influence future business. They could even bad-mouth the company to potential
recruits."

Letting go of the old structures left by a centrally planned economy,
especially by those who haven’t benefited from such international exposure,
hasn’t been easy. "Like most other professions, HR in the Czech and Slovak
Republics is not yet confident when it comes to dealings with the outside
business world because of a lack of business understanding.

"So it’s not surprising that HR is finding it hard to move away from
policing their workforce to aligning HR with bottom-line benefits," she
adds.

It’s not a problem of intellect and brains, but one of management.
"Although we have extremely educated people – 90% of the workforce are
university educated, mostly in technical fields – they have lacked the exposure
of the workings of a market economy, so they’re still skeptical and suspicious
of the outside world. For example," she points out, "HR is dubious
about concepts like outsourcing. Their main fear is, ‘if we outsource, we are
making ourselves redundant or we’ll be viewed as not being able to do our job
effectively’. They are finding it extremely difficult to give the housekeeping
away and concentrate on the strategic stuff."

The lack of resources to help people get a grasp of these basic business
concepts hasn’t helped. "There’s a lack of information in this part of the
world. Even when it does become available in books or on the Internet, it’s not
always of use, because either it’s in English, a language that is not
understood by everyone here, or, if they do have the linguistic ability, they
do not have access to the Internet," explains Gordon-Smith. "Of
course, these issues are less of a problem for those working for
multinationals, as they receive help from HQ."

But she’s doing her bit to help HR get to grips with these issues through
her role as vice-president of the Czech Society for HR Development at its
annual conference, which is gaining ground every year. At last year’s event she
launched their first HR Excellence Awards.

"We sent 1,700 letters to CEOs to nominate the best HR person and best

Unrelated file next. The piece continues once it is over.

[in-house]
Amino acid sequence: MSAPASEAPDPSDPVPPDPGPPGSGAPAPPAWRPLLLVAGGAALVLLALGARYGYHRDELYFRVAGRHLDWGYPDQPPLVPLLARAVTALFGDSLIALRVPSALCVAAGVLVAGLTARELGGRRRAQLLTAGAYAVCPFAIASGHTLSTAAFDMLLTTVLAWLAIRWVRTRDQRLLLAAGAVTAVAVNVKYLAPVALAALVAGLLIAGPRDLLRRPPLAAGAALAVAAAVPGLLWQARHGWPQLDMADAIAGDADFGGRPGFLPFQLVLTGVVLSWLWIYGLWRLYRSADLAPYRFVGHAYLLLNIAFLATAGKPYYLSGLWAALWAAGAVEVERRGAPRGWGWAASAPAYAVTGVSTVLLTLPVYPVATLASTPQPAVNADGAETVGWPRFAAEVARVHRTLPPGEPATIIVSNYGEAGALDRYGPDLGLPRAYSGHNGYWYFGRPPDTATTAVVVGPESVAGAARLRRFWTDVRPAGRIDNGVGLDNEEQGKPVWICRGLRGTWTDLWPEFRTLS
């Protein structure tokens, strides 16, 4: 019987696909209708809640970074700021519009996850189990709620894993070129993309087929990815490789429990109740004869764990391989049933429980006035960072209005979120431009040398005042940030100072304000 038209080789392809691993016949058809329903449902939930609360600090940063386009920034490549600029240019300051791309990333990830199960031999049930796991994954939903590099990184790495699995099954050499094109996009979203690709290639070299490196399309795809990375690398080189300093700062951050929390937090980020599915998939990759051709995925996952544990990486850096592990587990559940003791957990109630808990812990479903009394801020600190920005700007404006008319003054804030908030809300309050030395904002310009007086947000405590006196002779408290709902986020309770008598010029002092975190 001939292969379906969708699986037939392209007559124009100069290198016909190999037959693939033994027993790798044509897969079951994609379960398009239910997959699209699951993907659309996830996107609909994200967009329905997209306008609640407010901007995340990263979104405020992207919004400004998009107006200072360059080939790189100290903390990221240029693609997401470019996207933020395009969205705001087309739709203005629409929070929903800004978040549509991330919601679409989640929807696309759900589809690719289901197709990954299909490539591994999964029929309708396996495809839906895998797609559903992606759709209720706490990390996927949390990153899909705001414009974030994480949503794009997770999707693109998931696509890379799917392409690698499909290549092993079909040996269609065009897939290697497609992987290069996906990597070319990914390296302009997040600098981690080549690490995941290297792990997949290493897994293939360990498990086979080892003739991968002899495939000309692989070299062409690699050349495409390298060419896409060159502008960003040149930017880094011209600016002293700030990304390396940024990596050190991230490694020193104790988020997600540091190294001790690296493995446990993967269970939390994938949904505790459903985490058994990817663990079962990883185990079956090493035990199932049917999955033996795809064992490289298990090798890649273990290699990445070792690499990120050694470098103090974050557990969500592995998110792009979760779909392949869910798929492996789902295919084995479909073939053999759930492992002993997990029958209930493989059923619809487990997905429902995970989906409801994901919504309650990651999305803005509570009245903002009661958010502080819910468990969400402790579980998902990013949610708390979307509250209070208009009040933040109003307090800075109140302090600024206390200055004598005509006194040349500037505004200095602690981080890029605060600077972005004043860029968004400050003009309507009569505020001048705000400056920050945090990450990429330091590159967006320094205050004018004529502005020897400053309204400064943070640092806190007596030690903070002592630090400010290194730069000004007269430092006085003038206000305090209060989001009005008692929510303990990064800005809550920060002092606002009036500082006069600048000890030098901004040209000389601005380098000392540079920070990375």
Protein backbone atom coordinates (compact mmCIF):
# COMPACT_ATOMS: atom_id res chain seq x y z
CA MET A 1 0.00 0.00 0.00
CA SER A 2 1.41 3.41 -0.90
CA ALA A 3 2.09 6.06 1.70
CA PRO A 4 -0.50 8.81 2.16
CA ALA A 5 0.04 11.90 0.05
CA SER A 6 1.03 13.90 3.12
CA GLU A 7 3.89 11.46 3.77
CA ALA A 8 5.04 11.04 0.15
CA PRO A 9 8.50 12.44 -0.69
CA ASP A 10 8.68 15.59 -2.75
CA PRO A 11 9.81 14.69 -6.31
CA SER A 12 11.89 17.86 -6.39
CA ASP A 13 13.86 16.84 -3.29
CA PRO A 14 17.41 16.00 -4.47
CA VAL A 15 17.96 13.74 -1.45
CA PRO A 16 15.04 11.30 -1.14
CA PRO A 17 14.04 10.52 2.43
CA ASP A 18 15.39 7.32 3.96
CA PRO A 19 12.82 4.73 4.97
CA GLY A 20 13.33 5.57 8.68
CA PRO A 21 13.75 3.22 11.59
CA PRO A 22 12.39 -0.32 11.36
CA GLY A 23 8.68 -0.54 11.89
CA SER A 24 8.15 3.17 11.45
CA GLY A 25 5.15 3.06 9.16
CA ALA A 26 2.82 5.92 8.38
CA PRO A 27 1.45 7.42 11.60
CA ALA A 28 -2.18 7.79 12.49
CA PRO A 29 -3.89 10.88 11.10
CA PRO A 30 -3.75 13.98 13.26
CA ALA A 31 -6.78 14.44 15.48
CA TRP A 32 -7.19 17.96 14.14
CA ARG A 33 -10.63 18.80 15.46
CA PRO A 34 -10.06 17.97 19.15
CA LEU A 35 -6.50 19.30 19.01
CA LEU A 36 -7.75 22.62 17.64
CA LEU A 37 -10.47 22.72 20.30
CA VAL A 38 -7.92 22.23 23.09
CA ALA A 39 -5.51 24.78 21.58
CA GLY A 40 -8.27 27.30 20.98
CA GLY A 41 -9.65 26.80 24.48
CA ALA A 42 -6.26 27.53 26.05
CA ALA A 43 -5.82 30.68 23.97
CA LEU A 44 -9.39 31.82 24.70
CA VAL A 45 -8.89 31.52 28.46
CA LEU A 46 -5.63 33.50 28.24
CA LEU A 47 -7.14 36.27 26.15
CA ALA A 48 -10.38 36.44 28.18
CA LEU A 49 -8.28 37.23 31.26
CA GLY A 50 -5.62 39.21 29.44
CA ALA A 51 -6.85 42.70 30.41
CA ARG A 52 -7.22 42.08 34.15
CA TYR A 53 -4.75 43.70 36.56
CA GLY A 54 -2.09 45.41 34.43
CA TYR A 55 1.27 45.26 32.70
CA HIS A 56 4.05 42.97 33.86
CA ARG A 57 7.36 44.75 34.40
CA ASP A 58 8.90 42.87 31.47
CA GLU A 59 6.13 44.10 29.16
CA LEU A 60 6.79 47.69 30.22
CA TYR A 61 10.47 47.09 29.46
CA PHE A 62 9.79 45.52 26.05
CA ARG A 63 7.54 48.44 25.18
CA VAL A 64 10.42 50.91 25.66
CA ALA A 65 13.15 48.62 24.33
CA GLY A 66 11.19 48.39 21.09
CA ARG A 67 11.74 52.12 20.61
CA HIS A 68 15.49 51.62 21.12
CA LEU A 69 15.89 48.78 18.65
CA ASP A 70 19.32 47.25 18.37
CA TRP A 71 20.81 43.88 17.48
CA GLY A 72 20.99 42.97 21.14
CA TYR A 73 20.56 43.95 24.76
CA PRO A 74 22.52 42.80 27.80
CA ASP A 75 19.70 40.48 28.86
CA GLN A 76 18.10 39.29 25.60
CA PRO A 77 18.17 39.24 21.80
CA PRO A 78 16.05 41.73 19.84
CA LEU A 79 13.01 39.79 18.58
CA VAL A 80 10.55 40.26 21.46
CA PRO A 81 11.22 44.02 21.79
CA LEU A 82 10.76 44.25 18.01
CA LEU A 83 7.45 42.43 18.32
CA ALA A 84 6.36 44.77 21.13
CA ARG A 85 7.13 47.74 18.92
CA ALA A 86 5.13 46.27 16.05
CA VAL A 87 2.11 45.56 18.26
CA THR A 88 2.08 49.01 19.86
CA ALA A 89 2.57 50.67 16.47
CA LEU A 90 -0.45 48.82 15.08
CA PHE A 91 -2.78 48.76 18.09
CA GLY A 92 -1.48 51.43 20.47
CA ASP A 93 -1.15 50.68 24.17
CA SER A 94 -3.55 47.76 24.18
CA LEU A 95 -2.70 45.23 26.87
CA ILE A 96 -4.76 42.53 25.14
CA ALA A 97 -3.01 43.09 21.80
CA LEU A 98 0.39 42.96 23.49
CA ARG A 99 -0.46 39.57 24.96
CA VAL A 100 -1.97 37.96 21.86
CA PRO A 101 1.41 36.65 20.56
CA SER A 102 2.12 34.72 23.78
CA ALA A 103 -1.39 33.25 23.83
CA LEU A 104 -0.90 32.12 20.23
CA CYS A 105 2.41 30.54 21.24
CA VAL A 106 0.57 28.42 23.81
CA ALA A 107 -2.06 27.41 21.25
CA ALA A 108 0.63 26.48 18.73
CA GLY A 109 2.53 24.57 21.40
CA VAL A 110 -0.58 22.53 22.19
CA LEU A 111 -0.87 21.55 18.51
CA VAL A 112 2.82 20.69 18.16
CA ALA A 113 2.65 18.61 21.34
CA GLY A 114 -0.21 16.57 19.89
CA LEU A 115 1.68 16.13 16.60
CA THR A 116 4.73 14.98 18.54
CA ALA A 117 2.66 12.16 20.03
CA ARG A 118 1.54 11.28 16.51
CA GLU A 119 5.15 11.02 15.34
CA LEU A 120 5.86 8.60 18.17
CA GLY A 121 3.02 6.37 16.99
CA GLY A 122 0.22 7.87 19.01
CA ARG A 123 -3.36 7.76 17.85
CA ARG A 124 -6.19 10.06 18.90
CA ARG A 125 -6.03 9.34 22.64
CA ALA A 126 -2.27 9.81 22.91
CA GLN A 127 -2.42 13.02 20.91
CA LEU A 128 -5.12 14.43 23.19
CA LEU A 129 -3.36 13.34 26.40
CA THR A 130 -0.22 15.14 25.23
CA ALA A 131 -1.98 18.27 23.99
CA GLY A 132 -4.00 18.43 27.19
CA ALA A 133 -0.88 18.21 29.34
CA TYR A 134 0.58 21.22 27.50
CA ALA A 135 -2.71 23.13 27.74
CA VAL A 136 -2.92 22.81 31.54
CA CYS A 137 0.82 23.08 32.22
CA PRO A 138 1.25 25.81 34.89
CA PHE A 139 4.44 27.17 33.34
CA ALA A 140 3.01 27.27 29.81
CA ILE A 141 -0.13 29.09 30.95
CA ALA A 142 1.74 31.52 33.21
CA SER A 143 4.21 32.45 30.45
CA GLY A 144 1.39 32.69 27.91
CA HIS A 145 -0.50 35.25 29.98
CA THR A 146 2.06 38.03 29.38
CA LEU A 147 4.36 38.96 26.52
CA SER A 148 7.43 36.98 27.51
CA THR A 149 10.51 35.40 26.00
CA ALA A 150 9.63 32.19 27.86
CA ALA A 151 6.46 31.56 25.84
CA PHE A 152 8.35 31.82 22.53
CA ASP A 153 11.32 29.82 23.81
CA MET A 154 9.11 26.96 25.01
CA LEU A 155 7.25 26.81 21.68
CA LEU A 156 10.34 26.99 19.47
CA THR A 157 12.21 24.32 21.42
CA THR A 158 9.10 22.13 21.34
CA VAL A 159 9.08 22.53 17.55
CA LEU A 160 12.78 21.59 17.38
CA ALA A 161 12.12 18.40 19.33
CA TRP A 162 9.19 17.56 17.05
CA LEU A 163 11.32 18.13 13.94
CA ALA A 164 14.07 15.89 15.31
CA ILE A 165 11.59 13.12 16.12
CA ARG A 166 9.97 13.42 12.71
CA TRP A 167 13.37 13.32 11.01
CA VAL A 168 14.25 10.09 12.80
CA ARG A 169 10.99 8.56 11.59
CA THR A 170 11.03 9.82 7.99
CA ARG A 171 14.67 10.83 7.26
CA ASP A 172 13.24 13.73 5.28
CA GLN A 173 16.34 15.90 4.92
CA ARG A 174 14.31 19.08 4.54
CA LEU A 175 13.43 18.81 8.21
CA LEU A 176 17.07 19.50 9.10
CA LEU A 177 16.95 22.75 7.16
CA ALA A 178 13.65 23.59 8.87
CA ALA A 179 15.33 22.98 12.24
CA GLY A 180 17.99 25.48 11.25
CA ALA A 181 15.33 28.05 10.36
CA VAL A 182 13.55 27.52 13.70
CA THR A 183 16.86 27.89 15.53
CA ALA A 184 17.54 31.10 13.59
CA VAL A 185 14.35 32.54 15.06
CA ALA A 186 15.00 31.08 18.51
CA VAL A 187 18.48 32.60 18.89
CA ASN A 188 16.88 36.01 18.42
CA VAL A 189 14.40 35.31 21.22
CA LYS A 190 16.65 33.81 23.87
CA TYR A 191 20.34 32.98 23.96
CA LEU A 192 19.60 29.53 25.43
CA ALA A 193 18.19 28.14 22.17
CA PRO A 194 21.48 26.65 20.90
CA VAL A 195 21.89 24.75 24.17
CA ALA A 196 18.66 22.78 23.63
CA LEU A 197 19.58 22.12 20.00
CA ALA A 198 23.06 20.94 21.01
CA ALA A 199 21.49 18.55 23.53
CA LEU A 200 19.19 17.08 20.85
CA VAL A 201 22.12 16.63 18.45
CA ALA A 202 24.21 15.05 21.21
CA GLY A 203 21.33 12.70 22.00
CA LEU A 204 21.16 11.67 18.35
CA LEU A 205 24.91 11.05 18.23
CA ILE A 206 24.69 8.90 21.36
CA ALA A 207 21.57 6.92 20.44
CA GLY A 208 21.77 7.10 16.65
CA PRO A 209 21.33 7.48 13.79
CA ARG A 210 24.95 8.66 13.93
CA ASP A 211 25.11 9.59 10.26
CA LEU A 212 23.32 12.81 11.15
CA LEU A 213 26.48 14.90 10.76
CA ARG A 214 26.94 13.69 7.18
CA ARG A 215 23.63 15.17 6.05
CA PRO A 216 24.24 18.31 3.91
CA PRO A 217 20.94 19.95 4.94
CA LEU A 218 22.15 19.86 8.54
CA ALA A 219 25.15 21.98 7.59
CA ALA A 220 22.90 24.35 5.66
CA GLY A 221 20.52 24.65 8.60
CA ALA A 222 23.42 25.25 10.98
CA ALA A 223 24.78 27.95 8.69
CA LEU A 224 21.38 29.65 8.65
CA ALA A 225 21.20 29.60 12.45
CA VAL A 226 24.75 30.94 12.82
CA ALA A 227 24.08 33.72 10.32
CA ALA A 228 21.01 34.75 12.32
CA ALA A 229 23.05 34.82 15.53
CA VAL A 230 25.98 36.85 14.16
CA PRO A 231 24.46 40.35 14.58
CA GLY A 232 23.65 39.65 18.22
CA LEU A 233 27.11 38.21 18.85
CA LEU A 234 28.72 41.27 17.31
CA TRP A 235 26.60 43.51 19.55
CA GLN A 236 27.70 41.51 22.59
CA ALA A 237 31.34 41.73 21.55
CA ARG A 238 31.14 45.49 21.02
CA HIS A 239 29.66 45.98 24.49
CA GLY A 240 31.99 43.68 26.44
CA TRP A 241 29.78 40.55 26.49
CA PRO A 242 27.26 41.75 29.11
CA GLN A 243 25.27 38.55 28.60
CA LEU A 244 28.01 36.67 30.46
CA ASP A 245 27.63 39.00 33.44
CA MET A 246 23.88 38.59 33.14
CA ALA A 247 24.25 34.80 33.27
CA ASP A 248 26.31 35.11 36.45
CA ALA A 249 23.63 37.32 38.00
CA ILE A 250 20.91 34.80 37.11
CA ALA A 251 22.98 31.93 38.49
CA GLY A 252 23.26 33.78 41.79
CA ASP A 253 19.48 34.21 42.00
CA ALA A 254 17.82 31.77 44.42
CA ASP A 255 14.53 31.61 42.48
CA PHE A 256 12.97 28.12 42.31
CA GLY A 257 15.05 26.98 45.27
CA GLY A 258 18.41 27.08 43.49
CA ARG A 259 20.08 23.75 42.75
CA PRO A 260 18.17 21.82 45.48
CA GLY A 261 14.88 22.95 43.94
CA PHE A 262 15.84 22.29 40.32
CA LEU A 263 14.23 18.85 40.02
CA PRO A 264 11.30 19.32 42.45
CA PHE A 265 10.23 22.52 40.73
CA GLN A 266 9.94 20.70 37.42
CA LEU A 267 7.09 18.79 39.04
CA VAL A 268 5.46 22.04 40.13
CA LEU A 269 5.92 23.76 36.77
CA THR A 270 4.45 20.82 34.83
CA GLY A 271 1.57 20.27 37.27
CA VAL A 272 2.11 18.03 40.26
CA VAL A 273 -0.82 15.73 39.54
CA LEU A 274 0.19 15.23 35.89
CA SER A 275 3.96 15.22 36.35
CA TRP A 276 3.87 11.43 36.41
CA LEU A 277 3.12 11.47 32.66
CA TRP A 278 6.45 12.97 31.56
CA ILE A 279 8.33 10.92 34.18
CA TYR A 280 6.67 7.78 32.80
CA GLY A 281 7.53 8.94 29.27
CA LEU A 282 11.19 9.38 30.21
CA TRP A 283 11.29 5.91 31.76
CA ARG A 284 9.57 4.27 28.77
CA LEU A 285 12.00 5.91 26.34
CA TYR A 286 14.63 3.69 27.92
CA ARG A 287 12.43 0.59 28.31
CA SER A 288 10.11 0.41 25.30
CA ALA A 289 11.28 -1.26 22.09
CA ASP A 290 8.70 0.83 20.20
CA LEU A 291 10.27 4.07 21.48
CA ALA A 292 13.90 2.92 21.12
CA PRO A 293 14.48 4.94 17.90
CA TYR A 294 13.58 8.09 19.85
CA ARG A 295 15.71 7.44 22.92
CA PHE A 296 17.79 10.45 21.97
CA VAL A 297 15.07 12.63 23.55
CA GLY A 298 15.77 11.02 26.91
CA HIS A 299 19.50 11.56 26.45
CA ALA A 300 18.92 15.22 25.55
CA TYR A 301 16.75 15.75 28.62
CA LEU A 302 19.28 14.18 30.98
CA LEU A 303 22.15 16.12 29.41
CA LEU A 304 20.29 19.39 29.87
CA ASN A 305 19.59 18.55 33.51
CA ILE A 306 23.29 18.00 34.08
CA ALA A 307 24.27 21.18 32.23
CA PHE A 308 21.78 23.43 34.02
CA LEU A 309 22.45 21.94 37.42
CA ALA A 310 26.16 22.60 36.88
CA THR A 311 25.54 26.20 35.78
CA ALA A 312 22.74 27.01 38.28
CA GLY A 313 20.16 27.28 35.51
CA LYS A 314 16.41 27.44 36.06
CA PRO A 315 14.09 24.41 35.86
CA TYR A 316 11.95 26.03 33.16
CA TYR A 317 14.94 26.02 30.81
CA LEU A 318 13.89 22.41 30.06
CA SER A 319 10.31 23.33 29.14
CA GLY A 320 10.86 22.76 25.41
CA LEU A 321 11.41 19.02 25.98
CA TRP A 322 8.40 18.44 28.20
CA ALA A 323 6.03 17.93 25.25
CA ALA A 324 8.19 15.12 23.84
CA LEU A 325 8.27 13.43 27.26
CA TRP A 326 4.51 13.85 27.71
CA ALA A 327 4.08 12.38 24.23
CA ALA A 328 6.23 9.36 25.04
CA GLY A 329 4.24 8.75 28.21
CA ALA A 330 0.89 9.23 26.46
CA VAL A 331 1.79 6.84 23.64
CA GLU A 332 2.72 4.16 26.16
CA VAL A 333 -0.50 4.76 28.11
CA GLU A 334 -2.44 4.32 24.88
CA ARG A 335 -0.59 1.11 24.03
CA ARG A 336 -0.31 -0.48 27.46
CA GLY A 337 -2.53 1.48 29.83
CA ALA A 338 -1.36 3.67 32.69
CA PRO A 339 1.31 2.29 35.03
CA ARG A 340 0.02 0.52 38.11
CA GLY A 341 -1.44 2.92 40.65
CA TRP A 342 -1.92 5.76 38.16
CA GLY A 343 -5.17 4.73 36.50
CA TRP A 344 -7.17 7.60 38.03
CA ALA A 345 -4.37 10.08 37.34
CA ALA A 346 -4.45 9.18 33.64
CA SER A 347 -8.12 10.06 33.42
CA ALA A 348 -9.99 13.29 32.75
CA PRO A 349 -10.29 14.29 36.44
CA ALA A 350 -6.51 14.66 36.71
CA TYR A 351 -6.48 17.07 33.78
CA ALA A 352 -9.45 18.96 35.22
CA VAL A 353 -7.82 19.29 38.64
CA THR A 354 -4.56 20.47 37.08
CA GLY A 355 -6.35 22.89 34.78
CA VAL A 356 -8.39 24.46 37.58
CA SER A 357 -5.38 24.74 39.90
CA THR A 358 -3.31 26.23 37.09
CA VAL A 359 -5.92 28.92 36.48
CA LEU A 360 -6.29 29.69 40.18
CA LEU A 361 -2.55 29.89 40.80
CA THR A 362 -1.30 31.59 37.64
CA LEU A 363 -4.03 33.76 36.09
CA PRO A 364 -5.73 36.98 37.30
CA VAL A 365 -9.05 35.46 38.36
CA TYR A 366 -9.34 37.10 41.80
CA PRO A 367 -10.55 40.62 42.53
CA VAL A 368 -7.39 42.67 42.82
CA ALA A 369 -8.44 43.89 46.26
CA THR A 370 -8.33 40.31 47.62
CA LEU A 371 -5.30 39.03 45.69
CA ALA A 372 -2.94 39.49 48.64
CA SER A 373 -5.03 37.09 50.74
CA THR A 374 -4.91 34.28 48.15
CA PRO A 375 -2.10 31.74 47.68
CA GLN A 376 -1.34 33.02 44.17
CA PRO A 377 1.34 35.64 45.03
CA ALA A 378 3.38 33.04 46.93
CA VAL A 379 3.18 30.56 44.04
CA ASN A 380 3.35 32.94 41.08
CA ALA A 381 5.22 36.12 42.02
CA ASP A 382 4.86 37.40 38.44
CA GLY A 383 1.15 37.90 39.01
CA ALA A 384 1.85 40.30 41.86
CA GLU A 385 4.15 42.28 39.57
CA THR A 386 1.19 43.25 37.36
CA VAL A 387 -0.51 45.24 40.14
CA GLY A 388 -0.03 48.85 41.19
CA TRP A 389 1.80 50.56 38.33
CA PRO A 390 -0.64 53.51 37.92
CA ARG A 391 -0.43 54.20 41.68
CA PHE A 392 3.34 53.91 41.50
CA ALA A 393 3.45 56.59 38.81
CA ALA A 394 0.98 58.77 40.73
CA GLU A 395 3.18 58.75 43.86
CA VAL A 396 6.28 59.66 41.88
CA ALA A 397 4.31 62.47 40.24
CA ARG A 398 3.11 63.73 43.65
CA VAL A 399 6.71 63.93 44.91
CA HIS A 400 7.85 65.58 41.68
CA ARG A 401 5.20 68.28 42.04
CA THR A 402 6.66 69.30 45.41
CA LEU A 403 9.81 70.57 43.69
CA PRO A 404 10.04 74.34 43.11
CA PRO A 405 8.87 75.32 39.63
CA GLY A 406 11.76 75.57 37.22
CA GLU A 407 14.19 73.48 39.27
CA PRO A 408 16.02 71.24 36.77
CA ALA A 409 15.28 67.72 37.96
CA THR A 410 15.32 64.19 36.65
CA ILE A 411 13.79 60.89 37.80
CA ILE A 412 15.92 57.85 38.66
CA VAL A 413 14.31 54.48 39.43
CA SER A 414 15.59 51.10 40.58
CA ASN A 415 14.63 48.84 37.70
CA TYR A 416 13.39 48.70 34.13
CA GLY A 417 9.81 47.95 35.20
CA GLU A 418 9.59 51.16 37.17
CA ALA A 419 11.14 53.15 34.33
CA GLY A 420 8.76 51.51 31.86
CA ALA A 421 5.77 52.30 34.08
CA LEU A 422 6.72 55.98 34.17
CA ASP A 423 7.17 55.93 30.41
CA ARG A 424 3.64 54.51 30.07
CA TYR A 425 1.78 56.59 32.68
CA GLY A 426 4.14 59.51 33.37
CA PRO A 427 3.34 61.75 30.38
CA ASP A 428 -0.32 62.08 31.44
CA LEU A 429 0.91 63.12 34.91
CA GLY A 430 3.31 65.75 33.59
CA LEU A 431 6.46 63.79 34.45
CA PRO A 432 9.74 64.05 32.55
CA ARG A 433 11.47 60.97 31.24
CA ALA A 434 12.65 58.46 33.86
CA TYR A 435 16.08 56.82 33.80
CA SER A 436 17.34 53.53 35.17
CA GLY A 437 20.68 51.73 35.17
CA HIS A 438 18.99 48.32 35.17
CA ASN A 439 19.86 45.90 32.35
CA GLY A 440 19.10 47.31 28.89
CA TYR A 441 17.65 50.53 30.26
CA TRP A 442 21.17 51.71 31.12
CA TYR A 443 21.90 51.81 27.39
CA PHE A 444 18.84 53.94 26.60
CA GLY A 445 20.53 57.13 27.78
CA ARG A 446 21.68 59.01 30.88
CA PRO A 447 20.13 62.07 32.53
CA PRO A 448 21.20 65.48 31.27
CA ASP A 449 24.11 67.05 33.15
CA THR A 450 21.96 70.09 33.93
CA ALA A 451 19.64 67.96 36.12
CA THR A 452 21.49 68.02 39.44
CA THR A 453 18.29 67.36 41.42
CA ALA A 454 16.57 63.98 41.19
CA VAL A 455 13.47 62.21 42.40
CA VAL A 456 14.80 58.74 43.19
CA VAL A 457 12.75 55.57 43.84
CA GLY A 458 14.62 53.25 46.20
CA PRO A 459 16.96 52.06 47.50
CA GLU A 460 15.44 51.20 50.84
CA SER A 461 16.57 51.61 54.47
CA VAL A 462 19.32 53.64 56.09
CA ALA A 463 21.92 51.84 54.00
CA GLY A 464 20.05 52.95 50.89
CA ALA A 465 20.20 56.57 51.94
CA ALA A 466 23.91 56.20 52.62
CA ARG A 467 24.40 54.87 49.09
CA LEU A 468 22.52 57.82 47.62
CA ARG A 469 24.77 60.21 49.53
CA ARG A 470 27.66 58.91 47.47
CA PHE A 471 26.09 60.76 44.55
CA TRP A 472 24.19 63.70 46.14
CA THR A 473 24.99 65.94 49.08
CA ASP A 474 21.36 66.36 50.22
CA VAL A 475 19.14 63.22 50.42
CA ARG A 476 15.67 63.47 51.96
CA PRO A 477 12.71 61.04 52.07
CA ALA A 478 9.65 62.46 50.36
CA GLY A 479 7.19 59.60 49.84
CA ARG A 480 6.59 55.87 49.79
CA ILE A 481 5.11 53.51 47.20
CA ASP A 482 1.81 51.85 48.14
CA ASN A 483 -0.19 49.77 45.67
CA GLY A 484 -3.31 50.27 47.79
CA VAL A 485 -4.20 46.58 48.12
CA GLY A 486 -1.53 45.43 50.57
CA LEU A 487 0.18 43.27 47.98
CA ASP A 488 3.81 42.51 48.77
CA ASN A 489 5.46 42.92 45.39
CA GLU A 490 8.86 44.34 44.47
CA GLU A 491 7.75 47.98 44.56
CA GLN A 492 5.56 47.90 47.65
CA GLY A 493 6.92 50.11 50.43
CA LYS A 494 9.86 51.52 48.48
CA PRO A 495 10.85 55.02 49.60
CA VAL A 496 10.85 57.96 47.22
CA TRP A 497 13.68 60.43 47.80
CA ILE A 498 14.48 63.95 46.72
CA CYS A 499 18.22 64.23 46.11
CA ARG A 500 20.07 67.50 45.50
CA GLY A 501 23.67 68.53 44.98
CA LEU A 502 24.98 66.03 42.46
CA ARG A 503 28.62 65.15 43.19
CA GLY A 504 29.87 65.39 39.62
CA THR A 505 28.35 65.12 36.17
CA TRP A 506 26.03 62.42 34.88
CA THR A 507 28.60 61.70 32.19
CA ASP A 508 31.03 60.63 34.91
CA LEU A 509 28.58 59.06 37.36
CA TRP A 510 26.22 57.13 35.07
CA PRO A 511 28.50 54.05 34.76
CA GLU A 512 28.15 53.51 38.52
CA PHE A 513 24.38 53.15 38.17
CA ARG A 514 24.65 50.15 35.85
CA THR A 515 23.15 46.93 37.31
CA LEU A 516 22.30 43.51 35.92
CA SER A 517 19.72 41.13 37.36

project, but the response was somewhat lacklustre. Out of 1,700, we got only
six nominations," reveals Gordon-Smith. "On the upside, all six were
actually very good projects. They all provided good best-practice HR case
studies. HR director Vaclav Jakes of Trinecke Zelezarny, a steelworks factory
in Northern Moravia, a town with very high unemployment rates, won. He set up
an overalls factory employing 42 people, the majority of whom were women and
disabled people.

"To the corporation’s surprise, the project was profitable within three
months. The project won because it touched people’s emotions and demonstrated
that HR can do something in a depressed area and be a change master. Not only
did he contribute to the social community but he helped to improve the bottom
line. And he’s already planning for 50 more jobs."

Gordon-Smith has certainly helped change attitudes towards HR, both at a
corporate and national level. "We’ve come a long way," she points
out. "We’ve progressed so fast during the past few years that we are
almost facing the same issues as the developed West. It’s finally dawning on HR
here that our job is not just making people understand that companies are there
to make money, but also to help staff understand that their jobs might not be
here tomorrow and that they need to take charge of their own careers and
development."

Her list of achievements is long. Apart from contributing to APP and the
Czech Society for HR Development, she’s been instrumental in several other
projects, including creating APP’s Corporate University and designing one of
its core courses – the leadership programme. She has also helped to launch a
Masters course in HR development with the Czech Technical University.

But she’s not about to put her feet up just yet. Shortly after this
interview, she resigned to set up her own consulting firm. "As I came to
this country with the idea of helping to raise HR standards and contribute to
its growth, I think I will be able to serve my mission more effectively if I
work with several companies rather than just one," concludes Gordon-Smith.